You need to be an admin to run the “xattr” command, or you can use “sudo.” Thanks to Stack Overflow member John for explaining how the MacOS “Gatekeeper” works. You can read his post, but in a nutshell, “Running a command to get through Gatekeeper sounds like the way to go, since you downloaded it from a trusted source. Gatekeeper examines your entire bundle, making sure that there is no suspicious code. … Manually tell Gatekeeper ‘It’s okay, this is from a trusted source’.”

8) Xcode 8.2.1 starts opening up, but presents you with several alerts. Accept the Xcode license agreement and sign in with in your Mac’s admin password, and Xcode will start up!

9) Note: When creating your first Xcode 8.2.1 project and compiling it, you’ll probably have to set up code signing, provisioning, and assigning a development team. We’re kinda getting off-topic here, but in Xcode, go to your target and then settings for General -> Signing. It should be self-explanatory, but leave me a comment if you get stuck.

10) So what about having the ability to continue development using Xcode 7.3? Go to the “/Applications/Xcode73” directory and rename “” back to “”. If you don’t, you’ll have problems — like errors telling you that Xcode can’t find the simulator. NOTE: Always close one version of Xcode before running another.

11) So what about having the ability to continue development using Xcode 6? Way back when I first installed Xcode 7, I faced the same dilemma, wanting to keep my ability to use Xcode 6 and 7 side-by-side. I followed the same process as described in this article. Right now, I can use Xcode 6, 7, and 8 all on the same Mac.

12) IMPORTANT: When opening Xcode projects, you want to make sure that you start the appropriate Xcode version in which the project was created. Yes, new Xcode versions will post a warning advising you to update your project settings to the newer version’s project settings protocol, but I’ve seen new versions of Xcode make changes to your project settings without even asking you.

When you want to open a project or workspace file — *.xcodeproj or *.xcworkspace — first right-click the file and look for the “Open With ->” context menu. Notice I can pick from Xcode 8.2.1, Xcode 7.3, or Xcode 6.4. If you want MacOS to remember which Xcode version in which to open a project or workspace file, hold down the “option” key while right-clicking and notice that the context menu changes to “Always Open With ->”.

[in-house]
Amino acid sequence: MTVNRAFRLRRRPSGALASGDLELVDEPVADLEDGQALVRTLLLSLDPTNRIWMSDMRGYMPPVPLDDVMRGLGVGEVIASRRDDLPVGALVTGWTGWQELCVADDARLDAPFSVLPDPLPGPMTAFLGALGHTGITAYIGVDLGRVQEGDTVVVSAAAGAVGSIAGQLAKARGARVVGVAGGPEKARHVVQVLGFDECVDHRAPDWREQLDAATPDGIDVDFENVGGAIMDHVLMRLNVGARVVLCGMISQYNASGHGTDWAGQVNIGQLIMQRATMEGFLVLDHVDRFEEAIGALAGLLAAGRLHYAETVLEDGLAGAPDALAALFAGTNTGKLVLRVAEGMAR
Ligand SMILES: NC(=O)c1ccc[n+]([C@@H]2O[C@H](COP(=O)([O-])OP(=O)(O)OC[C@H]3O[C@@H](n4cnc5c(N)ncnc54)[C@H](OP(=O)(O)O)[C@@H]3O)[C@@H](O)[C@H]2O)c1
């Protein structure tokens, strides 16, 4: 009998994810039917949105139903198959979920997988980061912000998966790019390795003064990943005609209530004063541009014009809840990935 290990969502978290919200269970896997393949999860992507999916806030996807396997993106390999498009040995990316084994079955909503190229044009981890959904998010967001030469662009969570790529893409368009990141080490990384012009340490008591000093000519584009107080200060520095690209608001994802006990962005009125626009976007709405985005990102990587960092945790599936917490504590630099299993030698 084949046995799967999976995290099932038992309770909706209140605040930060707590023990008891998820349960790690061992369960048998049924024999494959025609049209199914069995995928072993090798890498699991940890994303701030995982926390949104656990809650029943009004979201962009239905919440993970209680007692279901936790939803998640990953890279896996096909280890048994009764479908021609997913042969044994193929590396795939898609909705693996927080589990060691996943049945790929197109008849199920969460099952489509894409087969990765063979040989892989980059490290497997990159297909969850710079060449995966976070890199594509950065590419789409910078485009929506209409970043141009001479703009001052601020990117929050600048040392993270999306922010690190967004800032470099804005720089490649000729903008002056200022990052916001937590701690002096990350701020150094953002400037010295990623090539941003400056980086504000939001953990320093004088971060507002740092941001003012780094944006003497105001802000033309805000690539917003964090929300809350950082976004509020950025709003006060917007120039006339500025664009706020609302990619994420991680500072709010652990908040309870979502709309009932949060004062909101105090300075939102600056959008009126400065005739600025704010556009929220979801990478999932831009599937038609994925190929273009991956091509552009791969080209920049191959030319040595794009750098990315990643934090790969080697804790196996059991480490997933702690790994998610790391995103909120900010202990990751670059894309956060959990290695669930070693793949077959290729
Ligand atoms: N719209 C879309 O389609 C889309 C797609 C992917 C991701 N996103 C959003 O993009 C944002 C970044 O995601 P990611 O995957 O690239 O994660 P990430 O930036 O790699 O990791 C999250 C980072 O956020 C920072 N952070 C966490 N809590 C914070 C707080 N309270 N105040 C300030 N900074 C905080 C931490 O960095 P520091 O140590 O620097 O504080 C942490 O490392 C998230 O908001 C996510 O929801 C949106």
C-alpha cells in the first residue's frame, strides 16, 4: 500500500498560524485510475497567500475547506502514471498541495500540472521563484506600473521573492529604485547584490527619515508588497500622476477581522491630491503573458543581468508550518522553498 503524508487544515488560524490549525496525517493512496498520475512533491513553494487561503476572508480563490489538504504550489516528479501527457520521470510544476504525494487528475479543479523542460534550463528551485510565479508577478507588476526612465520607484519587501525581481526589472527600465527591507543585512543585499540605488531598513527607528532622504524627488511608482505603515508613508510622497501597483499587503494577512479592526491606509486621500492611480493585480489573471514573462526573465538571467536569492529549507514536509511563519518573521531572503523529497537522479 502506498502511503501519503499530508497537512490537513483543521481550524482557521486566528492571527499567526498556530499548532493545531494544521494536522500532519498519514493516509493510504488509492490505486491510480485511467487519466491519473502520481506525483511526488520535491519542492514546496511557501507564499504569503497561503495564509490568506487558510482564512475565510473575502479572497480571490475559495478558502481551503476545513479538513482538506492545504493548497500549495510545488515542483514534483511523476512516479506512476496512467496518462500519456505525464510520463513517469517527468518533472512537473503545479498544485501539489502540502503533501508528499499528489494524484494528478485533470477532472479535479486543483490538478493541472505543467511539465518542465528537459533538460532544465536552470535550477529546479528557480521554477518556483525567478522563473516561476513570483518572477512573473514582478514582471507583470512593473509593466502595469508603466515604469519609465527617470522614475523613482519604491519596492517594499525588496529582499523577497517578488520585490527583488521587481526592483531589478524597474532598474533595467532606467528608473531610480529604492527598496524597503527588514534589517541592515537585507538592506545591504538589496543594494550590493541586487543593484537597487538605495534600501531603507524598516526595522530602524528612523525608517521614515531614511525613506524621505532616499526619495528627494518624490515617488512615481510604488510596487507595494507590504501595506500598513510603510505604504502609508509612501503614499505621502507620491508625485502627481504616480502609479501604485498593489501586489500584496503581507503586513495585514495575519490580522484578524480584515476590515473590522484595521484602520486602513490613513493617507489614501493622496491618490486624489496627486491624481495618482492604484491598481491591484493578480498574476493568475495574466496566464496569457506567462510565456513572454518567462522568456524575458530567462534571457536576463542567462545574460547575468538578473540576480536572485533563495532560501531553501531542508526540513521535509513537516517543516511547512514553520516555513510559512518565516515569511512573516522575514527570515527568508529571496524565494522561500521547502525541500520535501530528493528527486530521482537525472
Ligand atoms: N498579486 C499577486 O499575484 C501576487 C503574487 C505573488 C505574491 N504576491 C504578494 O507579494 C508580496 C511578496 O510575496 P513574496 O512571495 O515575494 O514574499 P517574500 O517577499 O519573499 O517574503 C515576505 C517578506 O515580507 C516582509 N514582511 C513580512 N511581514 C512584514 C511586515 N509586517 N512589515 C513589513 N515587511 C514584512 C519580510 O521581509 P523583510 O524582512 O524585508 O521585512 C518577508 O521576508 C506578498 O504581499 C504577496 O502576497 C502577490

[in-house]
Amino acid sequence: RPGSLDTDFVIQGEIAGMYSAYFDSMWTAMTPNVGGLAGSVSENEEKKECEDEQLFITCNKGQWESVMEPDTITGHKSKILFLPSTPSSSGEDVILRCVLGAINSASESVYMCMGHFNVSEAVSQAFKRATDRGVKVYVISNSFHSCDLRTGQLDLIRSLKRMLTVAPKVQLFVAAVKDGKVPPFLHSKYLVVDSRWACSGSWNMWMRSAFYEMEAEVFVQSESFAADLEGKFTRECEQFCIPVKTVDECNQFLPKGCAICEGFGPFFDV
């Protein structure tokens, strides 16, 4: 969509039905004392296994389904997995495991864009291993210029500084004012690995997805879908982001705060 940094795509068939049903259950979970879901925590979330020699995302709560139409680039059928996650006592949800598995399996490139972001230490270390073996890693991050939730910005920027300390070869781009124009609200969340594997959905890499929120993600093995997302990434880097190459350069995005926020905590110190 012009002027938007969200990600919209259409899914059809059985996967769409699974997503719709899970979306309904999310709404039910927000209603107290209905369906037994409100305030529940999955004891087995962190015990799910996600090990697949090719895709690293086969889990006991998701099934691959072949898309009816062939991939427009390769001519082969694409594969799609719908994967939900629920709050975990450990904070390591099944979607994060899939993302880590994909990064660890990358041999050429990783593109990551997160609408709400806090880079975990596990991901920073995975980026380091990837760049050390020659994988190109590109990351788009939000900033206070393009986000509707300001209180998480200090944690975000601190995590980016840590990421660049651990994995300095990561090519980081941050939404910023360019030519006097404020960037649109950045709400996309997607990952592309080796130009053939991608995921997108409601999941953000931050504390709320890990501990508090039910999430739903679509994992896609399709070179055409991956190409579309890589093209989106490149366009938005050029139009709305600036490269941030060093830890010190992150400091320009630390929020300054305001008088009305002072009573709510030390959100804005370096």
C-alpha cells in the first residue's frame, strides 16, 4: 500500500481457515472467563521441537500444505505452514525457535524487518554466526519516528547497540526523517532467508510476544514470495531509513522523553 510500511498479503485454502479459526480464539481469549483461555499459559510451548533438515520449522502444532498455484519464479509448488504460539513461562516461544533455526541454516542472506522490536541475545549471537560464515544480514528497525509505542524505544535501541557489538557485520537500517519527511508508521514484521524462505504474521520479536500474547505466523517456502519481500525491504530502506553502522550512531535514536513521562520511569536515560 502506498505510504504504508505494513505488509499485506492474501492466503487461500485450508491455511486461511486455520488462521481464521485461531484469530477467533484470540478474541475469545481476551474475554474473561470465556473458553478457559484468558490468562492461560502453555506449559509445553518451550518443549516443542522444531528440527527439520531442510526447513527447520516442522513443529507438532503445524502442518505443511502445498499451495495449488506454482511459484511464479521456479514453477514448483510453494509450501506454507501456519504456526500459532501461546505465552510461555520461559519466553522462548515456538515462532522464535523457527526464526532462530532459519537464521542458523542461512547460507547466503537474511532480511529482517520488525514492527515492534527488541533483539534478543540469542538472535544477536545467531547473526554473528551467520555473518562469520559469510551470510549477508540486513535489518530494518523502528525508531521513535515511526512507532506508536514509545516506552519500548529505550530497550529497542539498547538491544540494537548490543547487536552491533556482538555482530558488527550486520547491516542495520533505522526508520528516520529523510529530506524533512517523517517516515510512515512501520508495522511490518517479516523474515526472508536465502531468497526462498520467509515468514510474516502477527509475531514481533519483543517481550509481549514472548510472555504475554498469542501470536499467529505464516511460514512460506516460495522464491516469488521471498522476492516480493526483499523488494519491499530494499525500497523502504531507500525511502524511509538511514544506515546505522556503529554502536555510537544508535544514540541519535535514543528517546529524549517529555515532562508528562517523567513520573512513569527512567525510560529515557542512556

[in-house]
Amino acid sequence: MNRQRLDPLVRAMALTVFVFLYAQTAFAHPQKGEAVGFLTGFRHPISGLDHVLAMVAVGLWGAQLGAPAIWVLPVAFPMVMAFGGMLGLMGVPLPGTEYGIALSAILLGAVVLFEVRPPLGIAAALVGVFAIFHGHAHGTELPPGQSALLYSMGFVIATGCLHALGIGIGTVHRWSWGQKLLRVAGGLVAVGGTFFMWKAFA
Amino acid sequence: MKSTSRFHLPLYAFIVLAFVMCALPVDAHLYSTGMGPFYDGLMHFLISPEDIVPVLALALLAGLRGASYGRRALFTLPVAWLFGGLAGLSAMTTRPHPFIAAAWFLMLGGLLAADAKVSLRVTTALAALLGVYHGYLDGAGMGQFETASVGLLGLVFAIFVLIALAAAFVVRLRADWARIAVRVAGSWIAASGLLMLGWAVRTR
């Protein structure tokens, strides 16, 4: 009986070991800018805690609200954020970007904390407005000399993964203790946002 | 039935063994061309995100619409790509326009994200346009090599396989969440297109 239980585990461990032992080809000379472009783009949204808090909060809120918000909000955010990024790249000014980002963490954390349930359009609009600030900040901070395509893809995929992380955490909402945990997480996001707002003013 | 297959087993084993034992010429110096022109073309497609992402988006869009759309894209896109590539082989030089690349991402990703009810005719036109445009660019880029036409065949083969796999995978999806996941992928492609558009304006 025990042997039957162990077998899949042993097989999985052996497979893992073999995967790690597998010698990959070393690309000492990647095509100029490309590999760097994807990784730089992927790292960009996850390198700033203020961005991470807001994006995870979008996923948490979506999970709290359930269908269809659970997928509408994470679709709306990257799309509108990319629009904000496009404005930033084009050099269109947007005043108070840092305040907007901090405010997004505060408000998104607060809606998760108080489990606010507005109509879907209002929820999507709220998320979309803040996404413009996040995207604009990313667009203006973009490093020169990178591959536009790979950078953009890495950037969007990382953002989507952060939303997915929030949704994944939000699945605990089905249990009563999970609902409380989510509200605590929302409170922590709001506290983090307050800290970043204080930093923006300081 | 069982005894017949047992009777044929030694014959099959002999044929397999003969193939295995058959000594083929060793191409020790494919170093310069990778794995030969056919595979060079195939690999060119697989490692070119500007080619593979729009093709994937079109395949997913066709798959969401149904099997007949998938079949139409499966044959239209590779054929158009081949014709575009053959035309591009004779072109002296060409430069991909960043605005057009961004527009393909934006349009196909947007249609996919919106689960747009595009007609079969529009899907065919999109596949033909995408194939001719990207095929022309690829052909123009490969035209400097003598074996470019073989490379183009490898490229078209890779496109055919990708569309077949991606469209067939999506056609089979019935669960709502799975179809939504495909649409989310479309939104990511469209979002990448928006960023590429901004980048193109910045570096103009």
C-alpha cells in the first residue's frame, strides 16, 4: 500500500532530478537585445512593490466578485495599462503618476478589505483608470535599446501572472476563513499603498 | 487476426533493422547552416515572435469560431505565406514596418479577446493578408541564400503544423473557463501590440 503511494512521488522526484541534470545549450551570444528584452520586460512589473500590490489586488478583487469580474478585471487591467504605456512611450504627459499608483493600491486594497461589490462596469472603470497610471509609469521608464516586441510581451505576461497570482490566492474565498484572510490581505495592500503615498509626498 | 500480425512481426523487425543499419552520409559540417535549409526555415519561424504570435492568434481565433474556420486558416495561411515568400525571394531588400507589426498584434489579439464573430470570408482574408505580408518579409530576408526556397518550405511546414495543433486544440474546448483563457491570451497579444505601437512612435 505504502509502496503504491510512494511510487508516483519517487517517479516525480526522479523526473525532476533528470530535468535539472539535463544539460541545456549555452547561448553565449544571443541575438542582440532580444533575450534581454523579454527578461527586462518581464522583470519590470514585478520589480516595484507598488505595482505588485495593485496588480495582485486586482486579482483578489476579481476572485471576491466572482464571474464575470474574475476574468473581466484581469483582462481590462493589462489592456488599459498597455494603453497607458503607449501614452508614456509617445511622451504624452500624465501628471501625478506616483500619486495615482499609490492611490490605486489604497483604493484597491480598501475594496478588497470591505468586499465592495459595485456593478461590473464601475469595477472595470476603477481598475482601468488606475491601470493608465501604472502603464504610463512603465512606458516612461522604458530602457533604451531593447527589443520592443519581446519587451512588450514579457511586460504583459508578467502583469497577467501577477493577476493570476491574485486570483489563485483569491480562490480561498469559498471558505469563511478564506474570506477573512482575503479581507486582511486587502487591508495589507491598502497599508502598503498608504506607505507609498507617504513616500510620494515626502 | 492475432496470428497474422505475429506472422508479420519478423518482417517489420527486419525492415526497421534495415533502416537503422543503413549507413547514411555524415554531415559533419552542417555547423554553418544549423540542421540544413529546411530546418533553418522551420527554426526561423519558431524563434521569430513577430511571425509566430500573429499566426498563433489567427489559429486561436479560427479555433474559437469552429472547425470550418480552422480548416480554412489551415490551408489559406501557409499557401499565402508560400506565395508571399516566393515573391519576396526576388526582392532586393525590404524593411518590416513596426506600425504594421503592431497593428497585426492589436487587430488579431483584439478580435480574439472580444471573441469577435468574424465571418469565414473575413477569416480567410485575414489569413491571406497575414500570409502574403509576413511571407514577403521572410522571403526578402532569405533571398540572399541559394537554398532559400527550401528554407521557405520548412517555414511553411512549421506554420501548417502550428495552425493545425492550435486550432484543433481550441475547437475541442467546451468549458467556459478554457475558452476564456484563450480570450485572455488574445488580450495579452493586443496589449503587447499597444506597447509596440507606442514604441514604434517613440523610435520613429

Optionally, you can set your Mac’s default Xcode version using the following command (here, I’ll set it to Xcode 7 as I’m not yet ready to go all in with Xcode 8):

You can always quickly find out which Xcode version is the current default by inspecting the output (a path) from this command:

IMPORANT LAST NOTE 1: Installing Xcode 8 may change the version of “Command Line Tools” in your last Xcode version (for me, 7). I checked and adjusted this by opening my preferred Xcode version (7) and going to the menu Xcode -> Preferences -> Locations and resetting the “Command Line Tools” dropdown from “Xcode 8.2.1” to “Xcode 7.3”:

IMPORANT LAST NOTE 2: Before running any command line tools related to Xcode like:

… check the Xcode version and use “xcode-select” to set your default version so you don’t get errors, don’t build against the wrong SDK, don’t use a slightly different compiler, etc.

If you’re careful, you can configure your Mac to maintain side-by-side versions of Xcode. I wish you well with your development efforts. In the next article, we’ll talk about using an older version of Xcode with a new version of an iOS SDK.

Author: Andrew Jaffee

Avid and well-published author, software engineer, designer, and developer, now specializing in iOS mobile app development in Objective-C and Swift, but with a strong background in C#, C++, .NET, JavaScript, HTML, CSS, jQuery, SQL Server, MySQL, Oracle, Agile, Test Driven Development, Git, Continuous Integration, Responsive Web Design, blah, blah, blah ... Did I miss any fad-based catch phrases? My brain avatar was kindly provided by under a Creative Commons Attribution-NoDerivs 3.0 Unported license.